the real point
Sir: Tim Henman's opinions on greedy tennis players (22 June); also, a certain uptightness in his demeanour and occasionally in his performance, smack a little of the British public school spirit (I do hope his tennis can overcome that insidious old school tie). How the Wimbledon chairman, John Curry, must love his support.
More important, Henman shows his stupidity in not realising that "probably a bit greedy" will appear as "greedy" in the next morning's headlines. And he is most stupid in his thinking: the old saw of three sets versus five sets is the result of precisely the only difference in tennis, the physiological difference between men and women. It is a difference that a lot of men pay good money to watch. The forehand stroke of Steffi Graf, or the service of Martina Navratilova, were the most beautiful, and effective, in the game, as were the service of Edberg and Pete Sampras. Different speeds, same effect.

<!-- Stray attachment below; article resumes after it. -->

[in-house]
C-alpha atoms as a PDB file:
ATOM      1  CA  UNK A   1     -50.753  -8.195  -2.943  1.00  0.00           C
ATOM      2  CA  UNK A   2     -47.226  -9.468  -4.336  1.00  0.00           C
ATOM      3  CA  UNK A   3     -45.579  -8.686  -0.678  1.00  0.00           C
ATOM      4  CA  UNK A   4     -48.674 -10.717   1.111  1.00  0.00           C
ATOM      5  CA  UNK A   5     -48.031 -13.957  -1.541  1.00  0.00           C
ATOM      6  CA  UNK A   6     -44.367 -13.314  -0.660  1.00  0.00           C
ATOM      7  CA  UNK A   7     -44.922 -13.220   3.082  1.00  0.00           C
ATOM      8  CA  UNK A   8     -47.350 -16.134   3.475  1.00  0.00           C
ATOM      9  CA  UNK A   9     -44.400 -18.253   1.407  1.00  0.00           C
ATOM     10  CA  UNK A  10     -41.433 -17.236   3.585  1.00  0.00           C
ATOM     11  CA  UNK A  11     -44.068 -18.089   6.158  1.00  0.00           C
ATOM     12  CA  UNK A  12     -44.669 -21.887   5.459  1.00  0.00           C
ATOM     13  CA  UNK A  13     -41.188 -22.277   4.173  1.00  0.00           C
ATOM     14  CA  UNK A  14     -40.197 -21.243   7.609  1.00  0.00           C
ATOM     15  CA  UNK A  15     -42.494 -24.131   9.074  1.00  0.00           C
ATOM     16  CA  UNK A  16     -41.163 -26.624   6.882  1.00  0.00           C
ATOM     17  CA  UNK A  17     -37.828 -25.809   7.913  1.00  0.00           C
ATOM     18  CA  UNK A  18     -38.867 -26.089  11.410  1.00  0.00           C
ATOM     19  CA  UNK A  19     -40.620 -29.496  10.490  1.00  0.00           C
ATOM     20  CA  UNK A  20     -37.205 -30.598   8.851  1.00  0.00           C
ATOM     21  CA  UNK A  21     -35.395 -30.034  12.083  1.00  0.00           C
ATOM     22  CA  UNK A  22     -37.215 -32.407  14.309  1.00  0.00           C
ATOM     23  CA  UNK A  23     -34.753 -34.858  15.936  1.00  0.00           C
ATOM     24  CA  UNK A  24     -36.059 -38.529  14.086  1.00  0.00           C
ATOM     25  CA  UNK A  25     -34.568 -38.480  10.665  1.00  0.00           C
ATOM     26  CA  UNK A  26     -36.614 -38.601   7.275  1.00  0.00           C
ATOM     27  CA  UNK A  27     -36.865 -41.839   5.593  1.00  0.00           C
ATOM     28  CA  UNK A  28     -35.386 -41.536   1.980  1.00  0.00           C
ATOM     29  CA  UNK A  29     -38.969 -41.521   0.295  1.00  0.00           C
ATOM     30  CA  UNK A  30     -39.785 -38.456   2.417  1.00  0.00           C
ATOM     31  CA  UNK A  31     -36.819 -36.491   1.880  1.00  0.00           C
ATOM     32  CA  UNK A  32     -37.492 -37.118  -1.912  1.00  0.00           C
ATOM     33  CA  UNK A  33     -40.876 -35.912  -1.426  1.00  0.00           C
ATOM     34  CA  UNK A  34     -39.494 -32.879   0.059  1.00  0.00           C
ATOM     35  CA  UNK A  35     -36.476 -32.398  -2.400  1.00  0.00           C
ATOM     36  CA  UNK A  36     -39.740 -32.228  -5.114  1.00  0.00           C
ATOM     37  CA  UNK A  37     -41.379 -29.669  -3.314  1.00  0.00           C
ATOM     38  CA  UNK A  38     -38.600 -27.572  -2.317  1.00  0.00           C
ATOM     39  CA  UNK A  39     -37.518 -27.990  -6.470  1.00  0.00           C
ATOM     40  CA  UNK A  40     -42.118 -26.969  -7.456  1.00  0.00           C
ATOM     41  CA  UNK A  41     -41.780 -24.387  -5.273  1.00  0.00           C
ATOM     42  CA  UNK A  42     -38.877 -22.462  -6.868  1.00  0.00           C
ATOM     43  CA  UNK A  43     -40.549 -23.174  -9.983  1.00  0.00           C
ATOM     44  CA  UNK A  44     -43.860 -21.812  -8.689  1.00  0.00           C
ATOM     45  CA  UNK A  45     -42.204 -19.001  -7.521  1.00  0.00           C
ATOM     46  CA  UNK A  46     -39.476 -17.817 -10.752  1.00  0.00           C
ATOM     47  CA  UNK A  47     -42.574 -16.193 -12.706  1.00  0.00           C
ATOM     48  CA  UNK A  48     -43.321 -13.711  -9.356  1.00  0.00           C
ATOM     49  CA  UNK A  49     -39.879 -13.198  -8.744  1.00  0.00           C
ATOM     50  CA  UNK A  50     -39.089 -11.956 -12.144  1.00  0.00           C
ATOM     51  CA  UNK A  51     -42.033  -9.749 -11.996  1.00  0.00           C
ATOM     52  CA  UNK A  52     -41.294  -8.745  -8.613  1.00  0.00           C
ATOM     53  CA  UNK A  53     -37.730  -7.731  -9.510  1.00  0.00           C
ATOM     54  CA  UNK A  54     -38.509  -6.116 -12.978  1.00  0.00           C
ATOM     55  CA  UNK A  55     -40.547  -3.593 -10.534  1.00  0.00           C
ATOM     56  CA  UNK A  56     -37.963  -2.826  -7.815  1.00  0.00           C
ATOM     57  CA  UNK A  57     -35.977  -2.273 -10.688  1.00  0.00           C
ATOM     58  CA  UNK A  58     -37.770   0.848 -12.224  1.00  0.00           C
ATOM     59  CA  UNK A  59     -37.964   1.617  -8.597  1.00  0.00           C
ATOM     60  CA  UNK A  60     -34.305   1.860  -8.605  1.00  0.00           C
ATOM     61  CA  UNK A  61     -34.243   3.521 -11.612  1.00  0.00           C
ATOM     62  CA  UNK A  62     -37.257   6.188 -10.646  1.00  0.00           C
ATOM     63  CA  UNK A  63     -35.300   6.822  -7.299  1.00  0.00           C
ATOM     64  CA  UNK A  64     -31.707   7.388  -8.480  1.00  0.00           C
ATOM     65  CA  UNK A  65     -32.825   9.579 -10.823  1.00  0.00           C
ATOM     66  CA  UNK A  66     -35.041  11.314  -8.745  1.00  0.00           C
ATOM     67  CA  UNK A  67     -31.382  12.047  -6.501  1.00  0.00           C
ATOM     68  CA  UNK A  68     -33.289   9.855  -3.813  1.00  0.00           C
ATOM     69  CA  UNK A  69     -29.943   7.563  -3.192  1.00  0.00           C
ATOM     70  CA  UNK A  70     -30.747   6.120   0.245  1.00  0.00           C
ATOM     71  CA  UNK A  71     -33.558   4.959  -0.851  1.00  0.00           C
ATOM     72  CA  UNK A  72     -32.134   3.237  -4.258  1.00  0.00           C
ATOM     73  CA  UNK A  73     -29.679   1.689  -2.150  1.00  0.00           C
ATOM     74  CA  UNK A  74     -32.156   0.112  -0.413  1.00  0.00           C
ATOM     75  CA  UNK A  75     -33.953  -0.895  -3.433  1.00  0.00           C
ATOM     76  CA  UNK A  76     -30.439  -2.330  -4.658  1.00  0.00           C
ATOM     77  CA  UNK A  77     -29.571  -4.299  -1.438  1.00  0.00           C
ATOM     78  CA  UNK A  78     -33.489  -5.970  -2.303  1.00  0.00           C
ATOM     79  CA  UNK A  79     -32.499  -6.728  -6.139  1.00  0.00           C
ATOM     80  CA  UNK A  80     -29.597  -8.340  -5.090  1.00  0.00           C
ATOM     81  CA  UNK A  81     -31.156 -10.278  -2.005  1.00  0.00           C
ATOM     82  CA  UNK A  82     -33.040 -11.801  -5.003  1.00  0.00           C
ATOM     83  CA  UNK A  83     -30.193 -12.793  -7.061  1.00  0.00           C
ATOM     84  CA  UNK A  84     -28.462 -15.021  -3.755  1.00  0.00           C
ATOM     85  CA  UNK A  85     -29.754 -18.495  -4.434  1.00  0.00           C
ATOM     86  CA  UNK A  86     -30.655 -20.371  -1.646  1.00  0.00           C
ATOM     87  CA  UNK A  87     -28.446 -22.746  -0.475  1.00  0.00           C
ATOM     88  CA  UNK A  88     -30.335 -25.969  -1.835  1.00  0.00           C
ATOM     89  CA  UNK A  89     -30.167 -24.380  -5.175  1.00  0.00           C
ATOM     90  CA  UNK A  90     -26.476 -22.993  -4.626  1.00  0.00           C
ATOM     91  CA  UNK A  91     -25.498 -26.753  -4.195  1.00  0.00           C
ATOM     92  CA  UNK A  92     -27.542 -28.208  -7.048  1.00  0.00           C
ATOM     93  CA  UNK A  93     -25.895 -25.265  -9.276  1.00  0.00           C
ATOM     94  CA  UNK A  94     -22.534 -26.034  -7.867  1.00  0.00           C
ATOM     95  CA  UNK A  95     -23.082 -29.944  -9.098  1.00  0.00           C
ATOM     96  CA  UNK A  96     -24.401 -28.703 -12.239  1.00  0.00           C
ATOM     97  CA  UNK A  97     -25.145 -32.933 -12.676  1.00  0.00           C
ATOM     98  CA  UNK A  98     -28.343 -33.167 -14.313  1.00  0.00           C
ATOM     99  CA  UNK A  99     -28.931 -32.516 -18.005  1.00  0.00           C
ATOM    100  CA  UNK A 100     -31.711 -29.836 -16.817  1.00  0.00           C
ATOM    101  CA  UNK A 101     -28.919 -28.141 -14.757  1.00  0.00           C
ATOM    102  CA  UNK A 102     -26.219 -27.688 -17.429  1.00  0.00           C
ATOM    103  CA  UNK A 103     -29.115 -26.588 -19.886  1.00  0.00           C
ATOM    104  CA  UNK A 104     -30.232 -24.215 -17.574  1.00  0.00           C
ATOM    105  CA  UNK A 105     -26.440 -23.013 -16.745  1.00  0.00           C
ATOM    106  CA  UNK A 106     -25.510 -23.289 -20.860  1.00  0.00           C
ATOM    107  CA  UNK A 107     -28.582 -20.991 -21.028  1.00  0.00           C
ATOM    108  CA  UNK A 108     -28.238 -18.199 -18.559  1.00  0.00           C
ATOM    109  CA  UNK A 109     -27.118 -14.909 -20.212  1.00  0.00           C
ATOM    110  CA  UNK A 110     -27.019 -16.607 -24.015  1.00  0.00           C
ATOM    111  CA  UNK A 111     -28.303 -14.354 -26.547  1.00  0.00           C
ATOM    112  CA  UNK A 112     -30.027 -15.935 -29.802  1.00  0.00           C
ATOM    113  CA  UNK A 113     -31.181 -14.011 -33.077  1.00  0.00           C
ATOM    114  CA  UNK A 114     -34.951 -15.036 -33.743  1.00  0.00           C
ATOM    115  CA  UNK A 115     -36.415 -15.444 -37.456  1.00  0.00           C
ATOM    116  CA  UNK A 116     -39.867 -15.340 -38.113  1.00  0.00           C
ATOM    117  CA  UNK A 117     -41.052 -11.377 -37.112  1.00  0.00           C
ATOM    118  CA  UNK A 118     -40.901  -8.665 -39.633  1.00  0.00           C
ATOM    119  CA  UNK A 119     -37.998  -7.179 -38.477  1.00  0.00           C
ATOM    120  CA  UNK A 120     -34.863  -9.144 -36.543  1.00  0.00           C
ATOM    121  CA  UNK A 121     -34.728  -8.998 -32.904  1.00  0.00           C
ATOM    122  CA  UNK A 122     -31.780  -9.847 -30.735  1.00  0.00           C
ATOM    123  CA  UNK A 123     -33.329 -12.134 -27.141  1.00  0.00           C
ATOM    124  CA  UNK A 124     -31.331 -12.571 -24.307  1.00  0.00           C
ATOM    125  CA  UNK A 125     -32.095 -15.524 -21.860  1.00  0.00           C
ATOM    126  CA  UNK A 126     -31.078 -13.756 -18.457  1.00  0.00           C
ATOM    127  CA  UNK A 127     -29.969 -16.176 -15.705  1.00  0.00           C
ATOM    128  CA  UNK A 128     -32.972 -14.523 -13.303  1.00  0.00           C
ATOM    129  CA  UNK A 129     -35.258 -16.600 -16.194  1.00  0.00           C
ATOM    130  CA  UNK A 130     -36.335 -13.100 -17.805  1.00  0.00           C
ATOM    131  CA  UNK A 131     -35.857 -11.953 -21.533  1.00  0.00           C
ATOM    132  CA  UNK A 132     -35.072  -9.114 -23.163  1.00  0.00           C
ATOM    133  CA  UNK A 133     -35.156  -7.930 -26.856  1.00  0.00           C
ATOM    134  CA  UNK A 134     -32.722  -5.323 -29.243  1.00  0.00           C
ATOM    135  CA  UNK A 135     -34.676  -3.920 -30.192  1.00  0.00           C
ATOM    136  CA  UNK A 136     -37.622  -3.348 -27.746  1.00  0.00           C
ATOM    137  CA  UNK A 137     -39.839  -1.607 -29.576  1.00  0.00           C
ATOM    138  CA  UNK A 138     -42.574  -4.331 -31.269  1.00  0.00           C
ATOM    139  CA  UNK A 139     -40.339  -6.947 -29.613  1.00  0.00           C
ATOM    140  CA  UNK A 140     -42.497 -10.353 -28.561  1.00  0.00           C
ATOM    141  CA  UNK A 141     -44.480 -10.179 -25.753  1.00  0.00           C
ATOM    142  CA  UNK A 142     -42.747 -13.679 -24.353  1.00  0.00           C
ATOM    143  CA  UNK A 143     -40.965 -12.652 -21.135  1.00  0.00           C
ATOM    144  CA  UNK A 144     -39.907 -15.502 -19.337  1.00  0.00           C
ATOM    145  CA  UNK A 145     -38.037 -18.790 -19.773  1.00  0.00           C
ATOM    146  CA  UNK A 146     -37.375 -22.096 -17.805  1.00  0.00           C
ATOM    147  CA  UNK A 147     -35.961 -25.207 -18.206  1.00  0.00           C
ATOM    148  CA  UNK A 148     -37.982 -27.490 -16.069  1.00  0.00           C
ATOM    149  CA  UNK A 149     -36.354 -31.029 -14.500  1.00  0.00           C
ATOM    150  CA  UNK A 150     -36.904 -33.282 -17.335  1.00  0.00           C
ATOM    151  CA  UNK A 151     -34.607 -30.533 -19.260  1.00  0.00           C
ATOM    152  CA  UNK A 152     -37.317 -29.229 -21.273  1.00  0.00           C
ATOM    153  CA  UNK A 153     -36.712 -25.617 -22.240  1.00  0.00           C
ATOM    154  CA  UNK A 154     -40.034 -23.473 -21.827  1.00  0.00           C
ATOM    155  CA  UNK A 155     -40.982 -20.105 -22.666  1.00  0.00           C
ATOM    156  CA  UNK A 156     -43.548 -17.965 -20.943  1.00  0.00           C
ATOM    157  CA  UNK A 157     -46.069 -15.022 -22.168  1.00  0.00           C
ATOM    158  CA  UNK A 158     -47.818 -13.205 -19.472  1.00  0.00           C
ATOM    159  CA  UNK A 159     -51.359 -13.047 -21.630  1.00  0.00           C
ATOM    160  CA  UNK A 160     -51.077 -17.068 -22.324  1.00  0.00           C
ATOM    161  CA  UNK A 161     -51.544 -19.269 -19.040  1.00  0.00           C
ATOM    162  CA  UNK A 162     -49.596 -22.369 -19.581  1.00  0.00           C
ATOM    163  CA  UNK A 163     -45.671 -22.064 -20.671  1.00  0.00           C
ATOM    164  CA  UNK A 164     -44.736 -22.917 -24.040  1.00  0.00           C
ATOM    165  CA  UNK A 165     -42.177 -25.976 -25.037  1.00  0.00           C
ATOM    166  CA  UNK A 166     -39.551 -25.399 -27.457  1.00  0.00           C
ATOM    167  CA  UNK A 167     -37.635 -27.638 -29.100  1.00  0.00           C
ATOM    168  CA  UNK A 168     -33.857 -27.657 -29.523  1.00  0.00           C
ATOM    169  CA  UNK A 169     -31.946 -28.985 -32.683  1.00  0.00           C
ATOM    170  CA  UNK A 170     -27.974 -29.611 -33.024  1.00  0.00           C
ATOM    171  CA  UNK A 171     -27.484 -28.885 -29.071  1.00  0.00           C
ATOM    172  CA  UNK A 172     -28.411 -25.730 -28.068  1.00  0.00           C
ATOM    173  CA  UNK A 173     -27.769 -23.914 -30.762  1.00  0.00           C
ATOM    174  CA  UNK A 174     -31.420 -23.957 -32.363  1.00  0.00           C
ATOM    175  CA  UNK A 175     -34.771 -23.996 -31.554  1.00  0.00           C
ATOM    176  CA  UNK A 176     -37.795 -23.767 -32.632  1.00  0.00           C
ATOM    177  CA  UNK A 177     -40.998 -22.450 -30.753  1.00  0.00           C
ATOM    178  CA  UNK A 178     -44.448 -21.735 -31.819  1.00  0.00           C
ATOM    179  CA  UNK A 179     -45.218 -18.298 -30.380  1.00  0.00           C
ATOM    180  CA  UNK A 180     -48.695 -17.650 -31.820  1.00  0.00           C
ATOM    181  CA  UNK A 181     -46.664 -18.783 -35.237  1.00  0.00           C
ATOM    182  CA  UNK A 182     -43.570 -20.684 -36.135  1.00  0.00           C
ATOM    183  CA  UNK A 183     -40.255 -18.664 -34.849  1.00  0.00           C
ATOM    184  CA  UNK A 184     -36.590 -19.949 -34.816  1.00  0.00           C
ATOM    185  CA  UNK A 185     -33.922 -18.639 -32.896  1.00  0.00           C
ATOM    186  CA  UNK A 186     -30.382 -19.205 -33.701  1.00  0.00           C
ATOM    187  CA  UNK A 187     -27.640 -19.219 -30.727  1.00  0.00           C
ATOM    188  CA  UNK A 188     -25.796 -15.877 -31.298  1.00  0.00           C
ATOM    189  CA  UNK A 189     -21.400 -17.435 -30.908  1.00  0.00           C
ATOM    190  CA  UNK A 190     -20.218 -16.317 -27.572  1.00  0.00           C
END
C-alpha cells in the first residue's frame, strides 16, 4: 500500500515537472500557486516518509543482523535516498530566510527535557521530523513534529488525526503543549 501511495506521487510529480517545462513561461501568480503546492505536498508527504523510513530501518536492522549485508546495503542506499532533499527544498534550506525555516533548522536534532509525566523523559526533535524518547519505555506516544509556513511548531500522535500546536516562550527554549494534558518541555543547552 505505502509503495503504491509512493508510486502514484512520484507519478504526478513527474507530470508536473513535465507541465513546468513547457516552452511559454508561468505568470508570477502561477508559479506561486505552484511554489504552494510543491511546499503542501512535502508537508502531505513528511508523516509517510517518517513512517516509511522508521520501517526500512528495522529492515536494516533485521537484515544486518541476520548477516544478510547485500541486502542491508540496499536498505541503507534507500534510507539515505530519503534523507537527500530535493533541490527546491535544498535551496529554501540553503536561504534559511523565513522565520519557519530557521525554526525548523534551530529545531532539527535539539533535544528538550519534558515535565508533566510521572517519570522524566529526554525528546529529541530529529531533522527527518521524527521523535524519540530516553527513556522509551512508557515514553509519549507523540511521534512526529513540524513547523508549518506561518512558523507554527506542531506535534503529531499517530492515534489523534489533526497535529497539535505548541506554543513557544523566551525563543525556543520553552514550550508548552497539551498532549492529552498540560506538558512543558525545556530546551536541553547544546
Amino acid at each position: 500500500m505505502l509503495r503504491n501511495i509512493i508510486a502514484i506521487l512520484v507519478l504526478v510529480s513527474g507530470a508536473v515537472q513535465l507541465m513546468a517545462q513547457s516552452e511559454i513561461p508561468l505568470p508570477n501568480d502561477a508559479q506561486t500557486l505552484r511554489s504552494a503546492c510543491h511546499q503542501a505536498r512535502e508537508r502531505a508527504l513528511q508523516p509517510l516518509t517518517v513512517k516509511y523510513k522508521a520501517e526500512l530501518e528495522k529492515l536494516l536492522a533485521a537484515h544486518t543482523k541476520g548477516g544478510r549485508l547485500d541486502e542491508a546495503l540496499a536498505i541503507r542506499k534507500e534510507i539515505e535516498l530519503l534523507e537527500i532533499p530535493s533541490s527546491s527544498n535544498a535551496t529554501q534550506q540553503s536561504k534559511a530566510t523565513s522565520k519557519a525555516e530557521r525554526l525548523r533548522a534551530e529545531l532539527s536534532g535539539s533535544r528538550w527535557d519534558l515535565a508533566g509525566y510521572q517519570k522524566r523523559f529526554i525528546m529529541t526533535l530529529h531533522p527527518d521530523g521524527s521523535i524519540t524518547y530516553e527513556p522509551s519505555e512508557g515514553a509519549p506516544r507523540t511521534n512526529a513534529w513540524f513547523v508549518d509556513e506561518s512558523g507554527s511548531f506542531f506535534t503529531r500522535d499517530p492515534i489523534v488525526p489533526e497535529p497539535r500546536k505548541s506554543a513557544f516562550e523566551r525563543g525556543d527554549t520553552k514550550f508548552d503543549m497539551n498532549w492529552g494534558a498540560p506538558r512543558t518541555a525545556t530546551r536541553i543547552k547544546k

Sir: On Sunday, I took my nine-year-old son to the Parks in Oxford to watch the New Zealand cricket team play against the Combined Universities. He has recently become interested in cricket and was looking forward to seeing an international team and asking for some autographs. At the ground, we had arranged to meet two groups of friends, who had travelled up from London.
On arrival at the ground, we were informed that New Zealand had decided not to play the first day of this fixture. Apparently this decision had been made on Friday 18 June. One of the ground staff informed us that the New Zealanders had decided to watch the World Cup final.
At a time when we are all trying to encourage children to watch and play cricket, this inconsiderate act by a national cricket team is incredible.
Give me a break
Sir: The Arsenal midfielder, Emmanuel Petit, alleges that footballers are taking drugs to cope with the pressures of the modern game. His manager, Arsene Wenger, is also a well-known critic of the number of games played in England.